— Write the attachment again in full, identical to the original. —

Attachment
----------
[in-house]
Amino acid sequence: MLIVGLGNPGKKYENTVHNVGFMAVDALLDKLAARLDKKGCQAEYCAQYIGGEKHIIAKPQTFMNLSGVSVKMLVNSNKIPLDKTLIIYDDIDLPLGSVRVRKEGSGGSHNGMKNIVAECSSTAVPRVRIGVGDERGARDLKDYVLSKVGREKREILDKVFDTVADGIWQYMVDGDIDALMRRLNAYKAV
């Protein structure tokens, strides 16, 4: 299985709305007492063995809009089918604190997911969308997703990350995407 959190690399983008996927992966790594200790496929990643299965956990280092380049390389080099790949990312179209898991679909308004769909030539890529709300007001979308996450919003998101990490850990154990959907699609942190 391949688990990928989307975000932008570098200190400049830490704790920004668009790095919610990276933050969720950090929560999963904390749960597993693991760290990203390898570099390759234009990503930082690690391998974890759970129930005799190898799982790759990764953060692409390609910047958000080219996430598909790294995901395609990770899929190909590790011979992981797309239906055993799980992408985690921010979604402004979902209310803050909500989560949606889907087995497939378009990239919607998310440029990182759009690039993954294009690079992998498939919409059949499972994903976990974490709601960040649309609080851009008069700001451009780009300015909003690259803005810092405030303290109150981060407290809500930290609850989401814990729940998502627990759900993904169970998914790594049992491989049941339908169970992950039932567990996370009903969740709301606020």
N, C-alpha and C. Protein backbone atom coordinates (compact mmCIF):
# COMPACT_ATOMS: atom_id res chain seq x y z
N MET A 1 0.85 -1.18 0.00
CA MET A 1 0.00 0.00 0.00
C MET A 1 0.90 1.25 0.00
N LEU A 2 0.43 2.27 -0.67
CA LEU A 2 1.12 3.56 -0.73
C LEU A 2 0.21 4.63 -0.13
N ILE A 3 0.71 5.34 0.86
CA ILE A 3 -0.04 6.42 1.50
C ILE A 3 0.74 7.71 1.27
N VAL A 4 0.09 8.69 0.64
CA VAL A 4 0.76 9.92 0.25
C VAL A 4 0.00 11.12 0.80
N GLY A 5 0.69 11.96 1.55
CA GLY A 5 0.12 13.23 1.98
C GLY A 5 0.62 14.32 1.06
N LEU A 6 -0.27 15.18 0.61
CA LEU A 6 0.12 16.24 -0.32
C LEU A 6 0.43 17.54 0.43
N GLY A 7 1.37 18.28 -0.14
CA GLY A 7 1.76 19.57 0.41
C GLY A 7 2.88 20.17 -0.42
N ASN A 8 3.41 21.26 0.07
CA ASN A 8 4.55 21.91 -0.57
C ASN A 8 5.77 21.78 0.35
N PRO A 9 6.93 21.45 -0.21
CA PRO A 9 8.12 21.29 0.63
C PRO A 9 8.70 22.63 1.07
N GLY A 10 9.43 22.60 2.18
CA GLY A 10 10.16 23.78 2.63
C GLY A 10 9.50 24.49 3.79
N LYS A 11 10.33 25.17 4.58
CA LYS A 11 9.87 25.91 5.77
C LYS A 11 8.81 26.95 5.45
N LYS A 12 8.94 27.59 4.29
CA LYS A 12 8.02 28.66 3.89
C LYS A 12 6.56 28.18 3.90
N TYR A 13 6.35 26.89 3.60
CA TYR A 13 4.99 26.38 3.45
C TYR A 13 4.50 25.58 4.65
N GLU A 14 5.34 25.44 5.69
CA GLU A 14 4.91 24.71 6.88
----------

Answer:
[in-house]
Amino acid sequence: MLIVGLGNPGKKYENTVHNVGFMAVDALLDKLAARLDKKGCQAEYCAQYIGGEKHIIAKPQTFMNLSGVSVKMLVNSNKIPLDKTLIIYDDIDLPLGSVRVRKEGSGGSHNGMKNIVAECSSTAVPRVRIGVGDERGARDLKDYVLSKVGREKREILDKVFDTVADGIWQYMVDGDIDALMRRLNAYKAV
């Protein structure tokens, strides 16, 4: 299985709305007492063995809009089918604190997911969308997703990350995407 959190690399983008996927992966790594200790496929990643299965956990280092380049390389080099790949990312179209898991679909308004769909030539890529709300007001979308996450919003998101990490850990154990959907699609942190 391949688990990928989307975000932008570098200190400049830490704790920004668009790095919610990276933050969720950090929560999963904390749960597993693991760290990203390898570099390759234009990503930082690690391998974890759970129930005799190898799982790759990764953060692409390609910047958000080219996430598909790294995901395609990770899929190909590790011979992981797309239906055993799980992408985690921010979604402004979902209310803050909500989560949606889907087995497939378009990239919607998310440029990182759009690039993954294009690079992998498939919409059949499972994903976990974490709601960040649309609080851009008069700001451009780009300015909003690259803005810092405030303290109150981060407290809500930290609850989401814990729940998502627990759900993904169970998914790594049992491989049941339908169970992950039932567990996370009903969740709301606020």
N, C-alpha and C. Protein backbone atom coordinates (compact mmCIF):
# COMPACT_ATOMS: atom_id res chain seq x y z
N MET A 1 0.85 -1.18 0.00
CA MET A 1 0.00 0.00 0.00
C MET A 1 0.90 1.25 0.00
N LEU A 2 0.43 2.27 -0.67
CA LEU A 2 1.12 3.56 -0.73
C LEU A 2 0.21 4.63 -0.13
N ILE A 3 0.71 5.34 0.86
CA ILE A 3 -0.04 6.42 1.50
C ILE A 3 0.74 7.71 1.27
N VAL A 4 0.09 8.69 0.64
CA VAL A 4 0.76 9.92 0.25
C VAL A 4 0.00 11.12 0.80
N GLY A 5 0.69 11.96 1.55
CA GLY A 5 0.12 13.23 1.98
C GLY A 5 0.62 14.32 1.06
N LEU A 6 -0.27 15.18 0.61
CA LEU A 6 0.12 16.24 -0.32
C LEU A 6 0.43 17.54 0.43
N GLY A 7 1.37 18.28 -0.14
CA GLY A 7 1.76 19.57 0.41
C GLY A 7 2.88 20.17 -0.42
N ASN A 8 3.41 21.26 0.07
CA ASN A 8 4.55 21.91 -0.57
C ASN A 8 5.77 21.78 0.35
N PRO A 9 6.93 21.45 -0.21
CA PRO A 9 8.12 21.29 0.63
C PRO A 9 8.70 22.63 1.07
N GLY A 10 9.43 22.60 2.18
CA GLY A 10 10.16 23.78 2.63
C GLY A 10 9.50 24.49 3.79
N LYS A 11 10.33 25.17 4.58
CA LYS A 11 9.87 25.91 5.77
C LYS A 11 8.81 26.95 5.45
N LYS A 12 8.94 27.59 4.29
CA LYS A 12 8.02 28.66 3.89
C LYS A 12 6.56 28.18 3.90
N TYR A 13 6.35 26.89 3.60
CA TYR A 13 4.99 26.38 3.45
C TYR A 13 4.50 25.58 4.65
N GLU A 14 5.34 25.44 5.69
CA GLU A 14 4.91 24.71 6.88